Riddley Walker (1980) by Russell Hoban

Available works by Russel Hoban


Set in a quasi-medieval world that can be traced to the County of Kent, United Kingdom, long after a nuclear holocaust has wiped out most of humanity, the tragicomedy Riddley Walker envisions a regressed post-apocalyptic society in the throes of repeating the past’s mistakes that often go hand in hand with striving for more advanced technology. Written in a phonetically corrupted version of English which has come to be known as Riddleyspeak, the novel is a masterpiece in of estrangement. It won the Campbell Memorial Award for Best Science Fiction Novel (1982).

“Time back way way back befor peopl got clevver they had the 1st knowing. They los it when they got the clevverness and now the clevverness is gone as wel.”

The story follows Riddley Walker who is part of a small work crew salvaging iron from debris sites, melting down machines that they know neither the name nor the use for. In the highly superstitious society of farmers and hunter-gatherers, Riddley’s ‘miraculous’ escape from feral dogs turns him into a pariah and he is ostracised from his community. Forced to roam around Kent on his own, gradually he is caught up in a race to develop the blueprint for gunpowder.

Told in corrupted English from the point of view of Riddley Walker, who has a very limited understanding of the world to begin with, Riddley Walker is not only a frustrating read but it also asks reader to join Riddley’s struggle to decipher knowledge that has been corrupted by lost memory and typically lies hidden in complex myths, whether simple place names or basic science. Extracting hidden information, forming links between perverted understandings of science, underpins Hoban’s strategy of estrangement and serves as a clever narrative dynamic.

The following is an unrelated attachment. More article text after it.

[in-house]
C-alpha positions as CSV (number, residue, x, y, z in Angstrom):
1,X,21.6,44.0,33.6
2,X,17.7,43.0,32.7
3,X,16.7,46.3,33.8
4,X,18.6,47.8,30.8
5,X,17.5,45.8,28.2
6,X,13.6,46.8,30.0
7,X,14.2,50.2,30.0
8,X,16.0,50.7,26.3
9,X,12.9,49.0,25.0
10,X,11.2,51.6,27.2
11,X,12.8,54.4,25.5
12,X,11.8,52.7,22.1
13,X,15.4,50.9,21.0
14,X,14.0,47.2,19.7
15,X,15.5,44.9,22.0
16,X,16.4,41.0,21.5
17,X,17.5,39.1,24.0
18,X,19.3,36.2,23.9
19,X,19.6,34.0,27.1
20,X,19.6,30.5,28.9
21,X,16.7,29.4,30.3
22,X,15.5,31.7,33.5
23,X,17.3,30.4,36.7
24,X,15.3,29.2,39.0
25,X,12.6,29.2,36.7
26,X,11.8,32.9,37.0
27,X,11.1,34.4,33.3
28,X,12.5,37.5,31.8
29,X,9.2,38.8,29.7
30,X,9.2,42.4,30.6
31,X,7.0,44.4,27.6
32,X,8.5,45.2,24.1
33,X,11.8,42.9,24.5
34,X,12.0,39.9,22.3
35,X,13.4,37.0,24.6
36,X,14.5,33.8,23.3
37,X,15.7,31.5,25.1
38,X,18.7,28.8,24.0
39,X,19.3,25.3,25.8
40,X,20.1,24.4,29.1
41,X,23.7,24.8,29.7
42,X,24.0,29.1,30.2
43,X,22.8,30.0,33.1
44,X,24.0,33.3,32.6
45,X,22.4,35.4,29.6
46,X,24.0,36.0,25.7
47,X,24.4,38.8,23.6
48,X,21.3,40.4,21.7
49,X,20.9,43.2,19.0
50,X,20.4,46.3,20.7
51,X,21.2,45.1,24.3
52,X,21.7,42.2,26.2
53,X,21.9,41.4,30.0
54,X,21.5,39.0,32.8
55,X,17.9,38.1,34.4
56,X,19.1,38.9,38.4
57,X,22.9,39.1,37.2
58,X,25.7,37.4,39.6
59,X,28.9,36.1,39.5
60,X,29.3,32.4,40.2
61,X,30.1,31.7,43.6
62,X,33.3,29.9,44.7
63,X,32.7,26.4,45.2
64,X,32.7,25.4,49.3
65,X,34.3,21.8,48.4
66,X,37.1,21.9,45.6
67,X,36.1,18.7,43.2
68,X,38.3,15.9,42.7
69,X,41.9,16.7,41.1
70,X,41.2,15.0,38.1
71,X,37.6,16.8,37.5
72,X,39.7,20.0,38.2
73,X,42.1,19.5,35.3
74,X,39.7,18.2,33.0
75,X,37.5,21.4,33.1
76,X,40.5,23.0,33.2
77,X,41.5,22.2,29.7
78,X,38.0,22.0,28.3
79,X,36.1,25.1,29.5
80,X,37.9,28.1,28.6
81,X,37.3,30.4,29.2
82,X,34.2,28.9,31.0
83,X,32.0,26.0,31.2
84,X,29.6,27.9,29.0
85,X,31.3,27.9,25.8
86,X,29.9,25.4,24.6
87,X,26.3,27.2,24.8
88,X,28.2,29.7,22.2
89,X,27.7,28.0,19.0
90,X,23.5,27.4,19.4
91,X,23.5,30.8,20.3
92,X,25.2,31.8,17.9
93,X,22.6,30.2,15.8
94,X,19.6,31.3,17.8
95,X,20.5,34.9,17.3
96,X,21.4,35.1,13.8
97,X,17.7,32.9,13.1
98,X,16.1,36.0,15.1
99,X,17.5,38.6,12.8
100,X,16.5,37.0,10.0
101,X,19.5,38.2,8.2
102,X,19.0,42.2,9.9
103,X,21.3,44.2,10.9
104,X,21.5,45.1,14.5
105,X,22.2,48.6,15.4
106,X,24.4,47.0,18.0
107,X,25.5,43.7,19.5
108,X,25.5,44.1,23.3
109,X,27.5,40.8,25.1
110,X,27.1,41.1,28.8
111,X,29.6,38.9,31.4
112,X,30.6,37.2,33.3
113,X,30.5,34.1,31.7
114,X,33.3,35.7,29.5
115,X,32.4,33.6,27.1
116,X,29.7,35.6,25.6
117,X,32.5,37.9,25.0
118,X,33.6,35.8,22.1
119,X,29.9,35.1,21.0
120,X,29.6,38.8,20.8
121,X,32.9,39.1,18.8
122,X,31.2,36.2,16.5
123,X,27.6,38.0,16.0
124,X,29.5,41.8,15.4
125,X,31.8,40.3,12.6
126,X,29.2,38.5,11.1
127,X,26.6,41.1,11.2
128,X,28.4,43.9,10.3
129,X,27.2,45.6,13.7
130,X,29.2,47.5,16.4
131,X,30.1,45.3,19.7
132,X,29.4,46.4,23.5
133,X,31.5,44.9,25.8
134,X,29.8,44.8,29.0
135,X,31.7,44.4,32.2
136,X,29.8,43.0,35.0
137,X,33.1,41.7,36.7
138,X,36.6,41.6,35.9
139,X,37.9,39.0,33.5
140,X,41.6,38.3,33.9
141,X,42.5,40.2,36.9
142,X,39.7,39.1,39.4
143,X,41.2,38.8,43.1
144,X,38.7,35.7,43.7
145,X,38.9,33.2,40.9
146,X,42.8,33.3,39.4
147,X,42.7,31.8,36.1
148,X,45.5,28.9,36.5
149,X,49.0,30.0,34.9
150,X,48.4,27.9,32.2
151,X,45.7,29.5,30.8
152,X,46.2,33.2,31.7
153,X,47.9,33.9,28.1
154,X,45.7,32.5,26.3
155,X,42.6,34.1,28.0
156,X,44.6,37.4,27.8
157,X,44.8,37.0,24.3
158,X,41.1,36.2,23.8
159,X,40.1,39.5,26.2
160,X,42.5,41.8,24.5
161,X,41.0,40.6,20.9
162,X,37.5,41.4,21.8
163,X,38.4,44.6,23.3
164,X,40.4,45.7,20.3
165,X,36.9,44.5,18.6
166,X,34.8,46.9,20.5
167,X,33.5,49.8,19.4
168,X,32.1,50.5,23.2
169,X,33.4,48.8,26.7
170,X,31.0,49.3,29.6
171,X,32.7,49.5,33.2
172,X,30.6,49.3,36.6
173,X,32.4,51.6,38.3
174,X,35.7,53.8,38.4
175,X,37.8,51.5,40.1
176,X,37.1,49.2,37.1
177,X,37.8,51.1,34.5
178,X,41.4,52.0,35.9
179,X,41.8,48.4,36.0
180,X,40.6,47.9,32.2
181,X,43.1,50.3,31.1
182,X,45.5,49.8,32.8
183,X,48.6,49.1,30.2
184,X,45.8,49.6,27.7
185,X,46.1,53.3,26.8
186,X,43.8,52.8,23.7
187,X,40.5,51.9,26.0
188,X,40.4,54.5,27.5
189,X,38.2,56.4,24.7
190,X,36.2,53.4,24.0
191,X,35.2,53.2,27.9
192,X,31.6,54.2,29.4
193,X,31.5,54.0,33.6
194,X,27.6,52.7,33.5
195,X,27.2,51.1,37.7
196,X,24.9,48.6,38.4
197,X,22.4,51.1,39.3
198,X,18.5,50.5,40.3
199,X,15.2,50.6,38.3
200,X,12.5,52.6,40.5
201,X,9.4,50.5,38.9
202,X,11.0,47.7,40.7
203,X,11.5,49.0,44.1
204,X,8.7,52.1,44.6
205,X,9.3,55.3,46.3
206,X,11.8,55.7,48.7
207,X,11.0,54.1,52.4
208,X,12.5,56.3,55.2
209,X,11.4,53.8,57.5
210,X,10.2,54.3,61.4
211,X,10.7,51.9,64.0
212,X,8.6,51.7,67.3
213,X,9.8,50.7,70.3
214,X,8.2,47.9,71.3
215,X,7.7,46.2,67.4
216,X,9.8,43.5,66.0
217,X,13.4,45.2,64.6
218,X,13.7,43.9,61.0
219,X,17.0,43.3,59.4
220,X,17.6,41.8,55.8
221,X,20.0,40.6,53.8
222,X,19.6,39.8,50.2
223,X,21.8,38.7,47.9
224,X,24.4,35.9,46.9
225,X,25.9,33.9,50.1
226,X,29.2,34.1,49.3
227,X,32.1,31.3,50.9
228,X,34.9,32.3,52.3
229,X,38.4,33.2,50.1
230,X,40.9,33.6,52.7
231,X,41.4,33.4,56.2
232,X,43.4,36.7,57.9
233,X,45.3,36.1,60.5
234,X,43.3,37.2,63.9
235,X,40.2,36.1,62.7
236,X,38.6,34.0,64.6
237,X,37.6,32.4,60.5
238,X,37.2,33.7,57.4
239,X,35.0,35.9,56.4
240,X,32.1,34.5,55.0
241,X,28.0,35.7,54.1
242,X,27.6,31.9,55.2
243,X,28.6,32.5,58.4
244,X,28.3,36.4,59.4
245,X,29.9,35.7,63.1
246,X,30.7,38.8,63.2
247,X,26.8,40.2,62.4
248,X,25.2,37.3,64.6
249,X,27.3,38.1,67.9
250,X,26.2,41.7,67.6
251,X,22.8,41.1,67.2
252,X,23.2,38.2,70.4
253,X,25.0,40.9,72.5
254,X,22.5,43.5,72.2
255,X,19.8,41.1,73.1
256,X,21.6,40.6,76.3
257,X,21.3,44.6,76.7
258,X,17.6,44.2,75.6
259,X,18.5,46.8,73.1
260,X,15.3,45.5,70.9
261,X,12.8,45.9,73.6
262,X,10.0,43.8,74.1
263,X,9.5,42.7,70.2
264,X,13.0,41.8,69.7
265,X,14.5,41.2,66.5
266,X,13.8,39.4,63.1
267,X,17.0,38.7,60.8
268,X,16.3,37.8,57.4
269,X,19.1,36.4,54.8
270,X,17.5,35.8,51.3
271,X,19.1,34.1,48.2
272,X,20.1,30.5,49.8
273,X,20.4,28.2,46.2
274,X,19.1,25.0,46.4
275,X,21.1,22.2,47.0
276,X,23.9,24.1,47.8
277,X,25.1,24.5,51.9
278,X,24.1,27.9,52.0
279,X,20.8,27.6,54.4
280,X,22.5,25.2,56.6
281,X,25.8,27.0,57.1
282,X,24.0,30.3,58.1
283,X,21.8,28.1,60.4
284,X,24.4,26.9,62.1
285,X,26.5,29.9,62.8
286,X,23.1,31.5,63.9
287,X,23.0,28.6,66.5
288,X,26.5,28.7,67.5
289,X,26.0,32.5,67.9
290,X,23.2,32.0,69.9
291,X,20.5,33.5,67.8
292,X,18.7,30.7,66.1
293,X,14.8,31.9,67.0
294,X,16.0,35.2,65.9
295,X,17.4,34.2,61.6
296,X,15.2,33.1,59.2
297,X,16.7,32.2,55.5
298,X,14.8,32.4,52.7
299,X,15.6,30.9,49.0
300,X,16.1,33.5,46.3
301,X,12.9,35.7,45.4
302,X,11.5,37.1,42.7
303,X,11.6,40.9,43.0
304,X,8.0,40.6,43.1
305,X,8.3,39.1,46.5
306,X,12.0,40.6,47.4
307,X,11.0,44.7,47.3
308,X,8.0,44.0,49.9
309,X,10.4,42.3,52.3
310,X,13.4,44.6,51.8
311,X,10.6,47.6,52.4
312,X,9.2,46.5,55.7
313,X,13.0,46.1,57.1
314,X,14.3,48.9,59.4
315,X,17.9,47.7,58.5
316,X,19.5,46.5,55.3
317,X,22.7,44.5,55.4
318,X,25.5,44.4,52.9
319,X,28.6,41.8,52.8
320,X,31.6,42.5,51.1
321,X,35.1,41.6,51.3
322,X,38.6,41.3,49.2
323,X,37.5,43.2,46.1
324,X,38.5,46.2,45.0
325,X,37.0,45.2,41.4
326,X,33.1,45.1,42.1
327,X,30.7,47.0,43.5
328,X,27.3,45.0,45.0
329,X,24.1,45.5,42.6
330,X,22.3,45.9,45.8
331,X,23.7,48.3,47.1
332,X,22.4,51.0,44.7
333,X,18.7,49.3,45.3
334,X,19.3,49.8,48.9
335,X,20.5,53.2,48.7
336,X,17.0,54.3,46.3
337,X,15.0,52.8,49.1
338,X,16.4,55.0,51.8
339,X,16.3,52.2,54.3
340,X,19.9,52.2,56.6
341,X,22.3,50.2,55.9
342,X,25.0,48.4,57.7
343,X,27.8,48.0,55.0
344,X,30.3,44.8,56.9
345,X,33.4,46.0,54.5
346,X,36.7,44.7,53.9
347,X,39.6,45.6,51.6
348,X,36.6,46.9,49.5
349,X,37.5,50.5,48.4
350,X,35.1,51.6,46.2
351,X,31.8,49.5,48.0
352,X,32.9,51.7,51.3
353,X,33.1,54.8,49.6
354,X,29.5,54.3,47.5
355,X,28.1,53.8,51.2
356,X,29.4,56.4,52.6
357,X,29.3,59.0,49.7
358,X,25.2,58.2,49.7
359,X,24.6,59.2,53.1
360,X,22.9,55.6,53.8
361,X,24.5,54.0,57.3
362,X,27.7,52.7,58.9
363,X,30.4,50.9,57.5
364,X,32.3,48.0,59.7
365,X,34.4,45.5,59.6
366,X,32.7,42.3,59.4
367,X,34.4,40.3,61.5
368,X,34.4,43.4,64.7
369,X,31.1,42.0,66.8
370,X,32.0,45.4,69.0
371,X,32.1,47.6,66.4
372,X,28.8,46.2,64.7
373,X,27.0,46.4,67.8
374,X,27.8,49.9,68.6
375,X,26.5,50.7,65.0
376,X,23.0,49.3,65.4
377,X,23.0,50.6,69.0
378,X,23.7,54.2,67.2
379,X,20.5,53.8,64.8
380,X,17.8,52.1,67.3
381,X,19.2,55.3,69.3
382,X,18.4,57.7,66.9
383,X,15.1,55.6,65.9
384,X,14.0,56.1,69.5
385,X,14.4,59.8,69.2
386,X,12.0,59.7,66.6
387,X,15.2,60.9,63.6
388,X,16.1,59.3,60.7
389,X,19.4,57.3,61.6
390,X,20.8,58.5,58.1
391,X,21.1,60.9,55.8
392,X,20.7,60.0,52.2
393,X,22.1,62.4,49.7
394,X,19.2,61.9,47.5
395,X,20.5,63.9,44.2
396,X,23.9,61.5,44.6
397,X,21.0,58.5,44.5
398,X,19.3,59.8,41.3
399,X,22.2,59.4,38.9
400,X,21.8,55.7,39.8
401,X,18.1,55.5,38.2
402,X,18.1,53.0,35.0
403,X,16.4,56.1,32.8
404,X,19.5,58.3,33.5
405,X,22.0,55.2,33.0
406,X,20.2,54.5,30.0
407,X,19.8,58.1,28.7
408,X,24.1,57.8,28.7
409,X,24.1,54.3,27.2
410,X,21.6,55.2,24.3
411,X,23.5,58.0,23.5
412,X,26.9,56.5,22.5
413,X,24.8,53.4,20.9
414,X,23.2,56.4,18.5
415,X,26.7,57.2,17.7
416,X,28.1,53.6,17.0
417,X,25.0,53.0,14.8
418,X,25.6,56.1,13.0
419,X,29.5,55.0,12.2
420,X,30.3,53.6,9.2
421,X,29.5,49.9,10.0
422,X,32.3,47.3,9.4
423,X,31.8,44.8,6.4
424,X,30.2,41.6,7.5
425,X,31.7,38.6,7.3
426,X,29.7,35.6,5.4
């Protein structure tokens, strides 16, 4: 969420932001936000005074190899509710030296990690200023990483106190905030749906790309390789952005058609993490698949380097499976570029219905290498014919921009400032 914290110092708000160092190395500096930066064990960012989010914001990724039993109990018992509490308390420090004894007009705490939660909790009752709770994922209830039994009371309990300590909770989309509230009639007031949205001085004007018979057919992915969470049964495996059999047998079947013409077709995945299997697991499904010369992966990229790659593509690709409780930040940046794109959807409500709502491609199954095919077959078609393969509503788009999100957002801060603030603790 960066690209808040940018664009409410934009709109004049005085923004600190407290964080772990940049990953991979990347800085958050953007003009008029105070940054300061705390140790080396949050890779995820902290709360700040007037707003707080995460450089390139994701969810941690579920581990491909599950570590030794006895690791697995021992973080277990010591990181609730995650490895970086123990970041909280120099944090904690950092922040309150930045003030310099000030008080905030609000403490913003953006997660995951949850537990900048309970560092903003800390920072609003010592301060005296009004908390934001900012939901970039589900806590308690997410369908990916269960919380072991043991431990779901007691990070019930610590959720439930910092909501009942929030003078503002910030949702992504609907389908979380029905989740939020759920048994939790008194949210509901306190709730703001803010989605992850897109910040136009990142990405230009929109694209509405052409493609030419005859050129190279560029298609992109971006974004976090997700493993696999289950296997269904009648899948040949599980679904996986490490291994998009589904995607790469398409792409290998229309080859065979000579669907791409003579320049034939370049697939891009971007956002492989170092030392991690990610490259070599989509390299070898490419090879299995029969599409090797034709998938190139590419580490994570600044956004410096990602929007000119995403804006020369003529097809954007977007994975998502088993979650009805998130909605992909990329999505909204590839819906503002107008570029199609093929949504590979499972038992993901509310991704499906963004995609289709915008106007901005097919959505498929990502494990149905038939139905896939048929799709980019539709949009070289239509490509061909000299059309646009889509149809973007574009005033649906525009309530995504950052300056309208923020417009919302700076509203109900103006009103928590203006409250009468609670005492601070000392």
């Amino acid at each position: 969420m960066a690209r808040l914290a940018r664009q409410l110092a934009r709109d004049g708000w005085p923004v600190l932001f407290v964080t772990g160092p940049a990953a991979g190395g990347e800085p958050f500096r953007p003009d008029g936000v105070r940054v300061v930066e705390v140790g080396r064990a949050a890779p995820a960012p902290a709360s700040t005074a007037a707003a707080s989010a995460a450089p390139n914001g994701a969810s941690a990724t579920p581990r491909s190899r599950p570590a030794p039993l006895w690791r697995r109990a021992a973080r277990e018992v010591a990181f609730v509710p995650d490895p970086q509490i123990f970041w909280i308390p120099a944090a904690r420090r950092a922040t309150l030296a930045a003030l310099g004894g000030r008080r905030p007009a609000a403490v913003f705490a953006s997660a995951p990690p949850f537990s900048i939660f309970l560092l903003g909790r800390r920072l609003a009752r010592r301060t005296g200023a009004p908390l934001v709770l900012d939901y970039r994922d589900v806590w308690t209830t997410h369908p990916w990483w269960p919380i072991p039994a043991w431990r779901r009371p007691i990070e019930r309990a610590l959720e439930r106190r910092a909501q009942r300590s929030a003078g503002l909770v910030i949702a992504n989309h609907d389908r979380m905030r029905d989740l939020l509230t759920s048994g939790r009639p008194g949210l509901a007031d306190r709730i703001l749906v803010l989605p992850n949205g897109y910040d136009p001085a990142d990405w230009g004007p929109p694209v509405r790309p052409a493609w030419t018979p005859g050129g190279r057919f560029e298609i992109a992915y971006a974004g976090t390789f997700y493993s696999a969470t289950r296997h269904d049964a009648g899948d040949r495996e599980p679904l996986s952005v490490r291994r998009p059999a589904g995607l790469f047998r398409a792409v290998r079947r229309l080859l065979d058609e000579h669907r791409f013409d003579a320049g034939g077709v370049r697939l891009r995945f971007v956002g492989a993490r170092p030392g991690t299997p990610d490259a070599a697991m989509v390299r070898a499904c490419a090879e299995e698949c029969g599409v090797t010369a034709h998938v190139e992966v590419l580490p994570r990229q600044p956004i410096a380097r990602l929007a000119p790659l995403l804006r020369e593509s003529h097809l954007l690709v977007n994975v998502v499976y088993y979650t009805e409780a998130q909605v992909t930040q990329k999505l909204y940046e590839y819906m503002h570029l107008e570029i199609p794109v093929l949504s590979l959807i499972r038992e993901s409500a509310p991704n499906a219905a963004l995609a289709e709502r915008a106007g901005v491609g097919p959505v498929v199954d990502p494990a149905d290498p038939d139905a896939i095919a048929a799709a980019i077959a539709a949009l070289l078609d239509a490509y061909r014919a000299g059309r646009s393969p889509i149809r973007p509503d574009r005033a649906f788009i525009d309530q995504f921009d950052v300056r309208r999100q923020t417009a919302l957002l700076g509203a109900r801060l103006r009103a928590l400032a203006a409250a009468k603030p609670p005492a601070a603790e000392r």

Creation myths are communicated by government licensed puppet shows which centre on the apocalyptic event known as the Bad Time. Nuclear physics is lost to the medieval denizens of Riddley’s world and yet the plays teach that the knowledge of dividing the ‘Littl Shyning Man the Addom’ – the splitting of the atom – was what caused the destruction of their world. The moral of these plays, and a clear reference to the Forbidden fruit in the biblical story of Adam and Eve, is nuanced and cuts to the core of post apocalyptic sentiments: man is dangerously wired to drive for progress. In a world where there are very few archaeological remains left from the past, the survival of something as small as a plague describing the 15th century wall painting of the Legend of St Eustace (the painting no longer exists), in Canterbury Cathedral, comes to play an disproportionate, albeit corruptive role in Riddley’s world view. The plague’s ‘figure of the crucified saviour’ is interpreted as the Littl Shyning Man the Addom’, and the ‘cross of radiant light’ is interpreted as the release of ‘wite shadders’ when the ‘Addom’ is divided. The ‘wite shadders’ that Riddley describes seeing on walls are a mystery to him, but in reality are the burn traces of human bodies. In a further perverse, round-about way the plague also becomes a blueprint for gunpowder. The words ‘figure’ and ‘saviour’ are read as references to the gunpowder ingredients of sulphur (which they call Salt 4) and salt (from unsavoury). The real tragedy in this tale of the-blind-leading-the-blind is that no one really knows that the holy grail they are searching is in fact gunpowder.

Riddley Walker has a lot in common with Gene’s Wolfe’s Book of the New Sun (1980-1983). Both narratives are spun around a post-apocalyptic society with only scant memories of the past. Both use language as a tool for estrangement and both centre on the quest of one person to renew society. Russel Hoban’s invention of Riddleyspeak has its precedents in George Orwell’s Newspeak from his novel 1984 (1948) and Anthony Burgess’ Nadsat from his novel A Clockwork Orange (1962). And just as Big Brother changes history as it sees fit in 1984, so the authorities in Riddley Walker do not shy away from tinkering with the direction of the Punch-and-Judy puppet shows in order to make changes to the morality enforced on society. Even Punch and Judy have been corrupted, as if they needed it.